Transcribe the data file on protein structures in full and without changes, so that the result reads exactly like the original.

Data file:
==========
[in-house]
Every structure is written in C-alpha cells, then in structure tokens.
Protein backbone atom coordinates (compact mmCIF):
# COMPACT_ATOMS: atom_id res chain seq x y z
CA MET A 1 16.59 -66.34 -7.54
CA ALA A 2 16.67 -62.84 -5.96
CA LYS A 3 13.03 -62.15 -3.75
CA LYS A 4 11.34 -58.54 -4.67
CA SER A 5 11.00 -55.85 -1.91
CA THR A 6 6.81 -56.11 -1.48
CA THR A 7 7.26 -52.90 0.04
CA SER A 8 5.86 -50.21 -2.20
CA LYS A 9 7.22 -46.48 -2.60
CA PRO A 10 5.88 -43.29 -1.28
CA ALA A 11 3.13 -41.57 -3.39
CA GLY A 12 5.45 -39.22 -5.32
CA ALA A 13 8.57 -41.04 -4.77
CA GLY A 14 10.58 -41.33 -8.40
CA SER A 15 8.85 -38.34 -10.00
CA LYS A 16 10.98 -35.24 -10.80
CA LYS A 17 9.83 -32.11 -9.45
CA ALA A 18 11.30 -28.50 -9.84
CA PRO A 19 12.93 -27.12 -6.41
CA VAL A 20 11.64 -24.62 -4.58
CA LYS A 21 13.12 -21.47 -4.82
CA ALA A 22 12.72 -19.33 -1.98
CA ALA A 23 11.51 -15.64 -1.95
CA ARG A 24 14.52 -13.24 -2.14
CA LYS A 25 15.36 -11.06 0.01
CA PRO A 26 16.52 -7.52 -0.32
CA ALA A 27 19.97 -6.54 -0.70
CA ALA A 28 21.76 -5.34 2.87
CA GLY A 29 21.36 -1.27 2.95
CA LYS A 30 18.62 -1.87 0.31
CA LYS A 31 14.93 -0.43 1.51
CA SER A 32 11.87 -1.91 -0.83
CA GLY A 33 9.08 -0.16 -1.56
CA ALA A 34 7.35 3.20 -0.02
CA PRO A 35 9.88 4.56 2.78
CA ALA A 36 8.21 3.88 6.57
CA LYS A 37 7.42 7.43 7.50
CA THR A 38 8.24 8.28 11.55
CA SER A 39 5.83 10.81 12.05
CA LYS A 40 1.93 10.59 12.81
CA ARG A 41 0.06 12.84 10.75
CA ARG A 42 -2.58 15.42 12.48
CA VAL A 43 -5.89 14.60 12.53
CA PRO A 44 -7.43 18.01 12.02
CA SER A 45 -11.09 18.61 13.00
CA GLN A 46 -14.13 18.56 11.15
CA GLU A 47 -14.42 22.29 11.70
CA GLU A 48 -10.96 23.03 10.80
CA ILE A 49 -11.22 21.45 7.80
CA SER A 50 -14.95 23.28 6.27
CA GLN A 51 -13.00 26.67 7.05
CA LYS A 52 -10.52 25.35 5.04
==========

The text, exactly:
[in-house]
Every structure is written in C-alpha cells, then in structure tokens.
Protein backbone atom coordinates (compact mmCIF):
# COMPACT_ATOMS: atom_id res chain seq x y z
CA MET A 1 16.59 -66.34 -7.54
CA ALA A 2 16.67 -62.84 -5.96
CA LYS A 3 13.03 -62.15 -3.75
CA LYS A 4 11.34 -58.54 -4.67
CA SER A 5 11.00 -55.85 -1.91
CA THR A 6 6.81 -56.11 -1.48
CA THR A 7 7.26 -52.90 0.04
CA SER A 8 5.86 -50.21 -2.20
CA LYS A 9 7.22 -46.48 -2.60
CA PRO A 10 5.88 -43.29 -1.28
CA ALA A 11 3.13 -41.57 -3.39
CA GLY A 12 5.45 -39.22 -5.32
CA ALA A 13 8.57 -41.04 -4.77
CA GLY A 14 10.58 -41.33 -8.40
CA SER A 15 8.85 -38.34 -10.00
CA LYS A 16 10.98 -35.24 -10.80
CA LYS A 17 9.83 -32.11 -9.45
CA ALA A 18 11.30 -28.50 -9.84
CA PRO A 19 12.93 -27.12 -6.41
CA VAL A 20 11.64 -24.62 -4.58
CA LYS A 21 13.12 -21.47 -4.82
CA ALA A 22 12.72 -19.33 -1.98
CA ALA A 23 11.51 -15.64 -1.95
CA ARG A 24 14.52 -13.24 -2.14
CA LYS A 25 15.36 -11.06 0.01
CA PRO A 26 16.52 -7.52 -0.32
CA ALA A 27 19.97 -6.54 -0.70
CA ALA A 28 21.76 -5.34 2.87
CA GLY A 29 21.36 -1.27 2.95
CA LYS A 30 18.62 -1.87 0.31
CA LYS A 31 14.93 -0.43 1.51
CA SER A 32 11.87 -1.91 -0.83
CA GLY A 33 9.08 -0.16 -1.56
CA ALA A 34 7.35 3.20 -0.02
CA PRO A 35 9.88 4.56 2.78
CA ALA A 36 8.21 3.88 6.57
CA LYS A 37 7.42 7.43 7.50
CA THR A 38 8.24 8.28 11.55
CA SER A 39 5.83 10.81 12.05
CA LYS A 40 1.93 10.59 12.81
CA ARG A 41 0.06 12.84 10.75
CA ARG A 42 -2.58 15.42 12.48
CA VAL A 43 -5.89 14.60 12.53
CA PRO A 44 -7.43 18.01 12.02
CA SER A 45 -11.09 18.61 13.00
CA GLN A 46 -14.13 18.56 11.15
CA GLU A 47 -14.42 22.29 11.70
CA GLU A 48 -10.96 23.03 10.80
CA ILE A 49 -11.22 21.45 7.80
CA SER A 50 -14.95 23.28 6.27
CA GLN A 51 -13.00 26.67 7.05
CA LYS A 52 -10.52 25.35 5.04